Wednesday, April 27, 2011

Open questions

Now that the NDP is reaching levels of popular support that make a change in government look highly plausible, it's about time to double back to some of the more serious questions about what Stephen Harper might seek to do to stay in power after an election that doesn't go his way.

If he's determined to cling to power and continues to believe that he can get away with absolutely any level of damage to Canada's democratic system that suits his purposes, Harper holds plenty of cards regardless of how Monday's vote actually turns out. He'll technically remain Prime Minister either until he resigns to create a vacancy in the office, or until a non-confidence vote is held. He can put off the latter possibility by refusing to allow Parliament to sit for up to twelve months from the date of the previous dissolution. (Indeed, I'm not entirely sure what the remedy would be if Harper were to breach even that minimal requirement.) And even if he allows a new government to be sworn in, he can prevent it from passing any legislation by continuing to whip his majority in the Senate.

So while I wouldn't expect an answer from Harper anytime soon, now would seem to be the time to start asking some pointed questions about what will happen if the election results aren't to the Cons' liking.

First, will Harper resign as Prime Minister if his party fails to secure the largest number of seats in the House of Commons? (Actually, this would seem to be something less than a clear requirement to the extent there's some prospect of his finding support among other parties - but if the answer is "no", then based on Harper's rhetoric about the most seats being the measure of victory then it makes for the first clear indication that all bets are off as to what he'll do to stay in power.)

Second, will Harper summon Parliament to meet at some point before the last possible moment - and allow it to vote on his Throne Speech - even if the likely result is a non-confidence vote against his government?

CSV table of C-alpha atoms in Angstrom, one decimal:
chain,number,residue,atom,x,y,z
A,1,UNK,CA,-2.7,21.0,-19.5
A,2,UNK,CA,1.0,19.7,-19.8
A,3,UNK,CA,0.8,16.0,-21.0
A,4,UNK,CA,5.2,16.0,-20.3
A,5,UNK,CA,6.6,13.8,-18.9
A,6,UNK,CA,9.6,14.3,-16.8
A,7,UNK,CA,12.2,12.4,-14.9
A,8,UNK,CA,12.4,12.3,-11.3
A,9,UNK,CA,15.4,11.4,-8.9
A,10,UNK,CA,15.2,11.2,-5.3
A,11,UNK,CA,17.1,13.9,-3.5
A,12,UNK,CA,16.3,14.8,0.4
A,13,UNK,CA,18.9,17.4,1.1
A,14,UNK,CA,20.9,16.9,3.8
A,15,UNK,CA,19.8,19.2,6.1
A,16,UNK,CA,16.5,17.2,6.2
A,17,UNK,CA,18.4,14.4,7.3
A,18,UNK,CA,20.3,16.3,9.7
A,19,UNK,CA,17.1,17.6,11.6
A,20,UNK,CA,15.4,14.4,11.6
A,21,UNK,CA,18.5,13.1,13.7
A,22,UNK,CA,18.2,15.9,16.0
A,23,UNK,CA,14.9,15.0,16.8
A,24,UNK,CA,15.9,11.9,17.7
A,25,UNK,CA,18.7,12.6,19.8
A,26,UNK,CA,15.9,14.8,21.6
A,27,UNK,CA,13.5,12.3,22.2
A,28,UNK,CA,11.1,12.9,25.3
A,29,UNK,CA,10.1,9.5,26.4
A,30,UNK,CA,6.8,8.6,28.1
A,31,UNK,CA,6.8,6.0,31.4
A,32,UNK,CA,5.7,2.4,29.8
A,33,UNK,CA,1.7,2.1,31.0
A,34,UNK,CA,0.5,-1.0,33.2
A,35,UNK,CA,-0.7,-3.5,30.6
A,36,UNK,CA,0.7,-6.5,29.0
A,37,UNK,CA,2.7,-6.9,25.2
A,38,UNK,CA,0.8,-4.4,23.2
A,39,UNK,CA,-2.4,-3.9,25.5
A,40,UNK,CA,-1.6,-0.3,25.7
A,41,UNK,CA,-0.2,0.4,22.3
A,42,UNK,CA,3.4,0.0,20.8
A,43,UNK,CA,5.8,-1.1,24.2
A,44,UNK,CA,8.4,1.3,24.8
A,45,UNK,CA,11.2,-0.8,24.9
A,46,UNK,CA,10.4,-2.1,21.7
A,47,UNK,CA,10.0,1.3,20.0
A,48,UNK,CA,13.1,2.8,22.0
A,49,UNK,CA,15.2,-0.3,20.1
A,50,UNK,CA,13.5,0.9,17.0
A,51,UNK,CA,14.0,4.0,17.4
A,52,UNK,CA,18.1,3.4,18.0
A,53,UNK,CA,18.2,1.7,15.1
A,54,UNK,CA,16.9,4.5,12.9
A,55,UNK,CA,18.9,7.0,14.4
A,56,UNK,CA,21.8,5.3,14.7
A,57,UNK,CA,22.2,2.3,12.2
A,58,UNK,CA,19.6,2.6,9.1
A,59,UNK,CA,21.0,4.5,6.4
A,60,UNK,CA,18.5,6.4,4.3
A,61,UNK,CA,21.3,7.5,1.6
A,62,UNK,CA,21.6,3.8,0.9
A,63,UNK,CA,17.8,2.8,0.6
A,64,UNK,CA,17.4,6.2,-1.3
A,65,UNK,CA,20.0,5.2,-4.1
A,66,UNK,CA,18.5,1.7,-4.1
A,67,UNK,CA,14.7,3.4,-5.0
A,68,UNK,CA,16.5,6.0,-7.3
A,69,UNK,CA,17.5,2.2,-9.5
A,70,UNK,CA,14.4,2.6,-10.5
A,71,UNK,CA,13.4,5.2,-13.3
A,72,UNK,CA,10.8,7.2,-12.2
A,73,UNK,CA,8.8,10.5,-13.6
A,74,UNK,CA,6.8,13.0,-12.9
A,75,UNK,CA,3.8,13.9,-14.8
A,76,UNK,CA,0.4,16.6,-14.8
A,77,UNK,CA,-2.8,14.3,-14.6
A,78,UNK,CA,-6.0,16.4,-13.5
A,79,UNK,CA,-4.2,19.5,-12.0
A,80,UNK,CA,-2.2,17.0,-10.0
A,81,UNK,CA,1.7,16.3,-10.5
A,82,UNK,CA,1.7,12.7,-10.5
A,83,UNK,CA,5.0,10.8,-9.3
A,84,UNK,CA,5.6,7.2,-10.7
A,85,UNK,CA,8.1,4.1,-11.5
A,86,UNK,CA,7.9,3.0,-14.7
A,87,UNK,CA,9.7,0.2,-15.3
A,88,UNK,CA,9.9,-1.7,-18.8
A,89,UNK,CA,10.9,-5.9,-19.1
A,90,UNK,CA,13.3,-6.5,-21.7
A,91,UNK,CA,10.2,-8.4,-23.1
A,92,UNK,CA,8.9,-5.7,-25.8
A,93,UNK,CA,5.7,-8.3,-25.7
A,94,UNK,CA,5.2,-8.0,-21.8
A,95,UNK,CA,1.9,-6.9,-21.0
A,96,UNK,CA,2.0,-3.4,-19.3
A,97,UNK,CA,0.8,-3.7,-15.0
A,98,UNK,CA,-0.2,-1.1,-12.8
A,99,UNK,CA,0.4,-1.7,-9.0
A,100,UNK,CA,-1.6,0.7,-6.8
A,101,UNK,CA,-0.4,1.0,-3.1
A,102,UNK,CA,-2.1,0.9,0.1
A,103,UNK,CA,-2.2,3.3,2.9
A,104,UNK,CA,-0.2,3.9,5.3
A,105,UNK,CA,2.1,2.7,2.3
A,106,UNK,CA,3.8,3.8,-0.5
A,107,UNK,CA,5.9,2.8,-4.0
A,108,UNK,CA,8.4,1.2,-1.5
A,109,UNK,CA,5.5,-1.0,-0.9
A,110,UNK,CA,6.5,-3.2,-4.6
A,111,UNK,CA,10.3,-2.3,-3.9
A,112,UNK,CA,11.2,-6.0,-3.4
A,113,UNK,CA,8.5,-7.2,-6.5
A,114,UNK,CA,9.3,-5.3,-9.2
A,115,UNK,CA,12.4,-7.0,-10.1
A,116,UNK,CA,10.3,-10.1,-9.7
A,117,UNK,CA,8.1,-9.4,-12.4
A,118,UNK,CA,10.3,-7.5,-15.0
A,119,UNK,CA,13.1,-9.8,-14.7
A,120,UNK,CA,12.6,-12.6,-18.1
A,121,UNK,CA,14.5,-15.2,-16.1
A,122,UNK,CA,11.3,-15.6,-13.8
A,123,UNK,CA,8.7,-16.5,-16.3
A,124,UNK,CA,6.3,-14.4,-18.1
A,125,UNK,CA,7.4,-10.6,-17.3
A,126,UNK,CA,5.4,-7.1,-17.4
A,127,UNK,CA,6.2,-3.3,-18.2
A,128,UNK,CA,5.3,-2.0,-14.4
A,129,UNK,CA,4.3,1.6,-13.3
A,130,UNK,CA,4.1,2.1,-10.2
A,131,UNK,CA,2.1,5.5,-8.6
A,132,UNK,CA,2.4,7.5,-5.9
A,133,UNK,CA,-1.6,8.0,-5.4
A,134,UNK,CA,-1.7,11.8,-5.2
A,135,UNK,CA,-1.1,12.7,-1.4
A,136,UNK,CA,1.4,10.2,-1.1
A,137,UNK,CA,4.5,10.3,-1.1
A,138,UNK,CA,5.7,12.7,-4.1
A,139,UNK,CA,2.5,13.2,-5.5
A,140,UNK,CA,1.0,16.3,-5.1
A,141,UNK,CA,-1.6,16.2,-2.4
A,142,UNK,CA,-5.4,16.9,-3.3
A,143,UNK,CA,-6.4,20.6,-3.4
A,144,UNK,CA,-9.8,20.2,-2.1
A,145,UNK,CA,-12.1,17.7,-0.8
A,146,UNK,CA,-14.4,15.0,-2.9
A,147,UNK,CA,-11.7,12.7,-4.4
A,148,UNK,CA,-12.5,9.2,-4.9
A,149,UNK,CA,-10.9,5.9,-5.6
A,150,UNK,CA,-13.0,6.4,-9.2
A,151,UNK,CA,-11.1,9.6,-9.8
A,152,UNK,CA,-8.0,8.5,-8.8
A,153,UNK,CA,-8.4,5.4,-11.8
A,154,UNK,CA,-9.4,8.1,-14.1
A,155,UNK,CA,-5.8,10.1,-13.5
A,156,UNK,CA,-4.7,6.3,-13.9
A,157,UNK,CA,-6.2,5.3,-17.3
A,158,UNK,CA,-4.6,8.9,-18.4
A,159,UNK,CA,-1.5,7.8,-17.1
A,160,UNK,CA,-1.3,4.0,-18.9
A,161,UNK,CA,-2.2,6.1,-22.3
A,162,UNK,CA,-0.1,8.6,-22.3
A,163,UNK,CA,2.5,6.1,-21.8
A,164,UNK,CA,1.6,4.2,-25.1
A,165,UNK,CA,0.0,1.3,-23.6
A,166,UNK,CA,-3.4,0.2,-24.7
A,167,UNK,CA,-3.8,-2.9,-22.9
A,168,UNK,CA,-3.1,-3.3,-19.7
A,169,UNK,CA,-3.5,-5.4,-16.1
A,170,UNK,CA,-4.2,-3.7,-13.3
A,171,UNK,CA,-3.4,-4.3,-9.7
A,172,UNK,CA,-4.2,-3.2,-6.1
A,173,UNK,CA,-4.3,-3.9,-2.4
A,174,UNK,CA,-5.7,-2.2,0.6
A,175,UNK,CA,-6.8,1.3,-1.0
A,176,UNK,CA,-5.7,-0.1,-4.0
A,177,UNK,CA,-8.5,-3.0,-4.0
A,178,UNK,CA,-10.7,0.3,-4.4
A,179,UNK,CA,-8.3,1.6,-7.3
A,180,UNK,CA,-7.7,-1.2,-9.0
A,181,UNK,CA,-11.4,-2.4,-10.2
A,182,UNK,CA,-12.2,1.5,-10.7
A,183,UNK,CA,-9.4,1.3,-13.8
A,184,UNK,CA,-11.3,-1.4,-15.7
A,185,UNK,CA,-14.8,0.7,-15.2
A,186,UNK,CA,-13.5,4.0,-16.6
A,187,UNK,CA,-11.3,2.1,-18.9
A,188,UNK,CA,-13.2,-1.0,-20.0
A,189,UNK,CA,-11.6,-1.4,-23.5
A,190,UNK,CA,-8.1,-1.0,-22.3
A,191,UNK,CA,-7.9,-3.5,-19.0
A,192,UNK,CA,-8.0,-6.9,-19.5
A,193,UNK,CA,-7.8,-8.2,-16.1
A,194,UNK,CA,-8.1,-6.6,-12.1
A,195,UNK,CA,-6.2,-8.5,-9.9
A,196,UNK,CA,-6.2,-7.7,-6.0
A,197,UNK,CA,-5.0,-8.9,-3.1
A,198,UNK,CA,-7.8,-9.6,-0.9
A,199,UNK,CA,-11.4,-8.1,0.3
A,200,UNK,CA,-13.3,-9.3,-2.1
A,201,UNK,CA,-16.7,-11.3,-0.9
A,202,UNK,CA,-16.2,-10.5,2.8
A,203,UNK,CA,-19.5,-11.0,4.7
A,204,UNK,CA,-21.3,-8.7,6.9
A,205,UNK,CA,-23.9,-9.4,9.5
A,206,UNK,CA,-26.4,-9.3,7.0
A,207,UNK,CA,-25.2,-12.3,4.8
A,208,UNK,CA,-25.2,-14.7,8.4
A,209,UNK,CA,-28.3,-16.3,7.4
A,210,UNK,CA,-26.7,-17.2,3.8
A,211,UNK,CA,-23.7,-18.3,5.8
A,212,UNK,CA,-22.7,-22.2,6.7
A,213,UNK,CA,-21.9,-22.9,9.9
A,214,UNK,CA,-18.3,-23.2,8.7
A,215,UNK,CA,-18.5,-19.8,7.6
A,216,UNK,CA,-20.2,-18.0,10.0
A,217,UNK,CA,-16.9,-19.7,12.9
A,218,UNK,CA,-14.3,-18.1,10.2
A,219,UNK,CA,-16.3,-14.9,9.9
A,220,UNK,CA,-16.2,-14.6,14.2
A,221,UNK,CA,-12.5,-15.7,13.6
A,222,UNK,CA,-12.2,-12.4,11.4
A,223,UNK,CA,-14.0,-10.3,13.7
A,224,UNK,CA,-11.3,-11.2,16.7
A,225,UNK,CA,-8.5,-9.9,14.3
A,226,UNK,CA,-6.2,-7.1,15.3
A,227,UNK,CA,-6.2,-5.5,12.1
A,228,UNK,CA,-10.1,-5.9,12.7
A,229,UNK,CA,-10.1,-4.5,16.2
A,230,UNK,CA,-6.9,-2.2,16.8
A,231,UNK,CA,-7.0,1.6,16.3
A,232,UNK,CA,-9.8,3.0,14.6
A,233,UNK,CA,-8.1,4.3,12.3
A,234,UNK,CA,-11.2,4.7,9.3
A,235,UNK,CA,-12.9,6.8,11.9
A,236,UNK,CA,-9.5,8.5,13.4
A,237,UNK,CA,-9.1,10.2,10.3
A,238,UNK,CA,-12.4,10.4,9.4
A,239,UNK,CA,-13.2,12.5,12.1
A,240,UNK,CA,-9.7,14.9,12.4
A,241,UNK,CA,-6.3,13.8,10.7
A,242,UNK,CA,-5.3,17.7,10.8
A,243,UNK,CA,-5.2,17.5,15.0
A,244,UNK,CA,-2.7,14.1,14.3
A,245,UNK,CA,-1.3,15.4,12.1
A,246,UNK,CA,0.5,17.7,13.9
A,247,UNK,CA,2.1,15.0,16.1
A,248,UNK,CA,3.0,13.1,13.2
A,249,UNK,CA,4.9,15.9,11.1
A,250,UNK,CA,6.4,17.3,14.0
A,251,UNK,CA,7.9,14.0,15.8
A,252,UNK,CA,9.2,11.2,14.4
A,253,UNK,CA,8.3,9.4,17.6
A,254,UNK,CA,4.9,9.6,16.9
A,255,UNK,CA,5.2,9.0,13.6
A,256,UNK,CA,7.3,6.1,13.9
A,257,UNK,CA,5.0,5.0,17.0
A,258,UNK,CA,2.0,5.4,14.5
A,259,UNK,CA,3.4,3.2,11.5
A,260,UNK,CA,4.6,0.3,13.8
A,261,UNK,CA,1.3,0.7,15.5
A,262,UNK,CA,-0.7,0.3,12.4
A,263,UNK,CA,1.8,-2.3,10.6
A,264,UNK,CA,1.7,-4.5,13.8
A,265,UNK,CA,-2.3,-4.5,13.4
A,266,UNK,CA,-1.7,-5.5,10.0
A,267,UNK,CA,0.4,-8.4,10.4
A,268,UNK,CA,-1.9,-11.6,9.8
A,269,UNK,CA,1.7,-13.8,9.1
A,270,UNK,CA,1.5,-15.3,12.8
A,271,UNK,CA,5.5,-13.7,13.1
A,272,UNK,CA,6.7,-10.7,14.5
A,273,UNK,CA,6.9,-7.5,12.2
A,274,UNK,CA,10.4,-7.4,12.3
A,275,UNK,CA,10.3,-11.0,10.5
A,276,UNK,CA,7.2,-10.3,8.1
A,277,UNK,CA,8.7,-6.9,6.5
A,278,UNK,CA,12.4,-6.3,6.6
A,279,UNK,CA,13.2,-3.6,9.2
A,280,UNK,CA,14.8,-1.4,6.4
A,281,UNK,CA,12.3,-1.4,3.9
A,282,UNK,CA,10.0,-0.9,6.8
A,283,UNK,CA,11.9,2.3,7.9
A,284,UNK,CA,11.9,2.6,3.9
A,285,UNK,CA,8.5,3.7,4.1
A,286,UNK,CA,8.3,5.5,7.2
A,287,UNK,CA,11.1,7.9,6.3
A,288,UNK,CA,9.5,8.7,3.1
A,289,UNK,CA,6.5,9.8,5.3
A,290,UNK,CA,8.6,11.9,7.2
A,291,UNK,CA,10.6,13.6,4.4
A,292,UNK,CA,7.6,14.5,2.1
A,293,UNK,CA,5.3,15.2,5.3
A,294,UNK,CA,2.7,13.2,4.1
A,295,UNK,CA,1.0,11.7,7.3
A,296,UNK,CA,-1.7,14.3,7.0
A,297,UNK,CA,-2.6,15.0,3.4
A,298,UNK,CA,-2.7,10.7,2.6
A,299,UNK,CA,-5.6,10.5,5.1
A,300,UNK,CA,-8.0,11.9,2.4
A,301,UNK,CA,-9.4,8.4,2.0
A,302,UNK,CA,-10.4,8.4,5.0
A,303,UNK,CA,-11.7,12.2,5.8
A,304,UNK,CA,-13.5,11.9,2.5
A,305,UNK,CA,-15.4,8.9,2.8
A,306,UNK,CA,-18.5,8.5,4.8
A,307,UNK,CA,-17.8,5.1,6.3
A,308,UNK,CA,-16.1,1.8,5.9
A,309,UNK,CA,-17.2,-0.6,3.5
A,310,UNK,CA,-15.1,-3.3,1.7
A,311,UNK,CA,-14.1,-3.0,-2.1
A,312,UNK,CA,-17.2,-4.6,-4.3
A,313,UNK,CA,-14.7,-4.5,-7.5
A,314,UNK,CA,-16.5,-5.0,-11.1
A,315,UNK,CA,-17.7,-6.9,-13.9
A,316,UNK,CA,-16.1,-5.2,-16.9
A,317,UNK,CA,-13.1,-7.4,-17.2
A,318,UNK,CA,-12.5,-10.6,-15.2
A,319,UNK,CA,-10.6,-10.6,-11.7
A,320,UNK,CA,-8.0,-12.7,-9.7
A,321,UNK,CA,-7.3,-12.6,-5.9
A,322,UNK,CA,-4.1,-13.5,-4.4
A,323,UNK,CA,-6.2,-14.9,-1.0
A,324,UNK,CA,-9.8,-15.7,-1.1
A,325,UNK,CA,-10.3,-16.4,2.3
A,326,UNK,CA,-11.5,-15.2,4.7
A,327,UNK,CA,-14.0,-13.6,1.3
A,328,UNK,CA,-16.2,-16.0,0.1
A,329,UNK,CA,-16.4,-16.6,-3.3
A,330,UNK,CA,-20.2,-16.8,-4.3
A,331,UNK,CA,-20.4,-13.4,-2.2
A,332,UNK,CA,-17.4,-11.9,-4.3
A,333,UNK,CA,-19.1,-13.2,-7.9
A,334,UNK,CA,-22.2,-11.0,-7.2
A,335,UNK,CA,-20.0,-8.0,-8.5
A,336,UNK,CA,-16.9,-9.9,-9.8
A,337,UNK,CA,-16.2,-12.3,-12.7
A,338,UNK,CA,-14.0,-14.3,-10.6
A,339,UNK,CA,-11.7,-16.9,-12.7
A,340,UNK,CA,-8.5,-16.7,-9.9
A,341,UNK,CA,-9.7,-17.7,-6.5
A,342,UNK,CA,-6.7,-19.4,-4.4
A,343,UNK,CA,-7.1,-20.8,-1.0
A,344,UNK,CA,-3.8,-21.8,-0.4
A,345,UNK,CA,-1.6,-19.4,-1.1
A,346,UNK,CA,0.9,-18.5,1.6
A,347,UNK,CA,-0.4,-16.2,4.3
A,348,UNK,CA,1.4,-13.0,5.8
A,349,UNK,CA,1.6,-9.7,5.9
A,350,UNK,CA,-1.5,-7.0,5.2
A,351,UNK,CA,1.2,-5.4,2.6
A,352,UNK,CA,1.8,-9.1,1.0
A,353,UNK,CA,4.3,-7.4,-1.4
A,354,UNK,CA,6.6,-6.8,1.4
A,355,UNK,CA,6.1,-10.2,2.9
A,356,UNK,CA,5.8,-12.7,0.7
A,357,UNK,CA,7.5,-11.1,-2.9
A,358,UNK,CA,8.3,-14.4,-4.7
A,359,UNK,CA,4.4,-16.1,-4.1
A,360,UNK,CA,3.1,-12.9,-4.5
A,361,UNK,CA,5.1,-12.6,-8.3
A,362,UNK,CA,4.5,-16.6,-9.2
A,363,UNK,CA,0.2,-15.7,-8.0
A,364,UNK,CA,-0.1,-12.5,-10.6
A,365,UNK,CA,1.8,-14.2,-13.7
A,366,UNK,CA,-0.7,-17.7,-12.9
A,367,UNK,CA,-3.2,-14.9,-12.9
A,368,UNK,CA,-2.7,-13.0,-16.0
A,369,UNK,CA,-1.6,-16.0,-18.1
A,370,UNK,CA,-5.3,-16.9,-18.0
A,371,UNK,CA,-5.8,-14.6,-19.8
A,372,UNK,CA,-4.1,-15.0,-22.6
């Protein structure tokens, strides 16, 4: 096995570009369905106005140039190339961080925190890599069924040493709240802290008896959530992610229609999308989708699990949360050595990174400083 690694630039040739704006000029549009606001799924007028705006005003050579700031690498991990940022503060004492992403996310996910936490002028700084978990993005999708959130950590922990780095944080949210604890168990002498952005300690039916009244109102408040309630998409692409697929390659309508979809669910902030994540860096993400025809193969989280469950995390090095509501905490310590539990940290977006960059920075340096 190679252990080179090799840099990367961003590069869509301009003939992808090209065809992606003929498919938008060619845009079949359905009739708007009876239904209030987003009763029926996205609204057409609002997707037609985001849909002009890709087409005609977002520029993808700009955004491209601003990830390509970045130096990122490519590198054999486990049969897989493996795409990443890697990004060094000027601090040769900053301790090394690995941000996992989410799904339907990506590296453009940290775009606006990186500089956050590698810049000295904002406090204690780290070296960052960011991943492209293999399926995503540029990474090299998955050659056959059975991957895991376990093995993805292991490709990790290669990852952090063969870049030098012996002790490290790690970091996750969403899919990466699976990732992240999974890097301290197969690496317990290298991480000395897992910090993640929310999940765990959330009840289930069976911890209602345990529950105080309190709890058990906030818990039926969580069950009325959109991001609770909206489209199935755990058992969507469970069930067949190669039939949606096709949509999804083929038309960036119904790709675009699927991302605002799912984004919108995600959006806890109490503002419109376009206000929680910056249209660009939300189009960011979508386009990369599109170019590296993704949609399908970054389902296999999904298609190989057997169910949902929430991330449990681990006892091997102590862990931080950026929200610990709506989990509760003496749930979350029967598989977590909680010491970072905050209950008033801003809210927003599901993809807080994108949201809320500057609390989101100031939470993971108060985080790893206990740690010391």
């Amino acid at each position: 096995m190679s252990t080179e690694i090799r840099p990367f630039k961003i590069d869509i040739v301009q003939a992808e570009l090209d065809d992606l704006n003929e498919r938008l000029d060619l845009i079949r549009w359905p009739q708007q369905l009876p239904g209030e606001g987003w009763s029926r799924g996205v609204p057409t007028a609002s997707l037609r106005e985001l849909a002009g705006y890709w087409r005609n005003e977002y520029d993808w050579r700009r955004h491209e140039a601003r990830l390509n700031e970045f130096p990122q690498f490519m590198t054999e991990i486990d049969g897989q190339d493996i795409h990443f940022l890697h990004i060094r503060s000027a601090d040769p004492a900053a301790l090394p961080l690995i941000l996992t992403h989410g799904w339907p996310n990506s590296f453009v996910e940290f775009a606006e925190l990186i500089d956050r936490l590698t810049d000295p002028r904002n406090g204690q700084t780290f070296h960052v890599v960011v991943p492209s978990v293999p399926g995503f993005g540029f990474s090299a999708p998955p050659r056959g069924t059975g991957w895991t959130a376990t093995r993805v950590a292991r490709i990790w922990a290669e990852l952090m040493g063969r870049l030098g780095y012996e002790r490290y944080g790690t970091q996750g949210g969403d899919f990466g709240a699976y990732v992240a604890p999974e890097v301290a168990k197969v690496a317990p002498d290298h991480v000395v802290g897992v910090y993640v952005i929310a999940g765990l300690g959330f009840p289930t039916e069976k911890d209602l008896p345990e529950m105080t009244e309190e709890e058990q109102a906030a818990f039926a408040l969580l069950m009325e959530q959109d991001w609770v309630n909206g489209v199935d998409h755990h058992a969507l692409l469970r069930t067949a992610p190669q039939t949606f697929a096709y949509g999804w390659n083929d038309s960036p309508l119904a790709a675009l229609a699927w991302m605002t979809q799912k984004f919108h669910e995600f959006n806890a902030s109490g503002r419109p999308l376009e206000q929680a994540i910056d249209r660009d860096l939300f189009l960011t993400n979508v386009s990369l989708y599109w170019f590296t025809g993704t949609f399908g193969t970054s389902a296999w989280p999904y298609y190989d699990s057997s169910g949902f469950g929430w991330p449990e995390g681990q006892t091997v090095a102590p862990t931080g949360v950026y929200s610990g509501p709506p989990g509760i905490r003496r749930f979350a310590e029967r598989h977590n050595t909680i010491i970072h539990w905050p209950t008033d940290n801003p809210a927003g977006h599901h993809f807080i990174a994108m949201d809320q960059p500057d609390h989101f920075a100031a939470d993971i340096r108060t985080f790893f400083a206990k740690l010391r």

Third, does Harper plan to comply with the instructions of the Governor General rather than threatening to take a case "to the people" if his attempts to shut down democratic voting mechanisms are overruled?

And finally, if another government takes power, will Harper order his Senators to allow it to pass legislation which receives the approval of the House of Commons?

Needless to say, in any remotely functional democracy the answer should be a clear "yes" to the latter three questions. But there's plenty of reason for concern that Harper will see matters differently.

Update: Turns out I'm not the only one asking these types of questions, and Tom Flanagan offers some theories in response to John Duffy:
If a single party wins more seats than the Conservatives, I think Mr. Harper, based on his statements, will announce his resignation as prime minister. If the Conservatives win a plurality but not a majority, he will carry on as prime minister and try to bring in a budget fairly quickly. If he is defeated in the House, he could (1) offer his resignation as Prime Minister to the Governor General, thereby allowing the latter to ask the leader of the Opposition to form a government; (2) resign as PM and also as party leader, opening up the possibility that the Governor General might ask an interim Conservative leader chosen by caucus to form a government; (3) ask for another election, as Mackenzie King did in 1926. If the GG refused that request, I imagine Mr. Harper would then resign as King did, and the GG would try to find someone else to form a government. I don't foresee anyone challenging the GG's authority with an appeal to the Queen, or ruling by decree. I don't think we will reenact “State of Siege.”
Needless to say I'd hope he's right. But until Harper himself starts answering, there's still reason to wonder whether Flanagan is being optimistic based on the Harper he knew rather than the one who's already shut down Parliament once to avoid losing power.

[Edit: fixed wording.]

No comments:

Post a Comment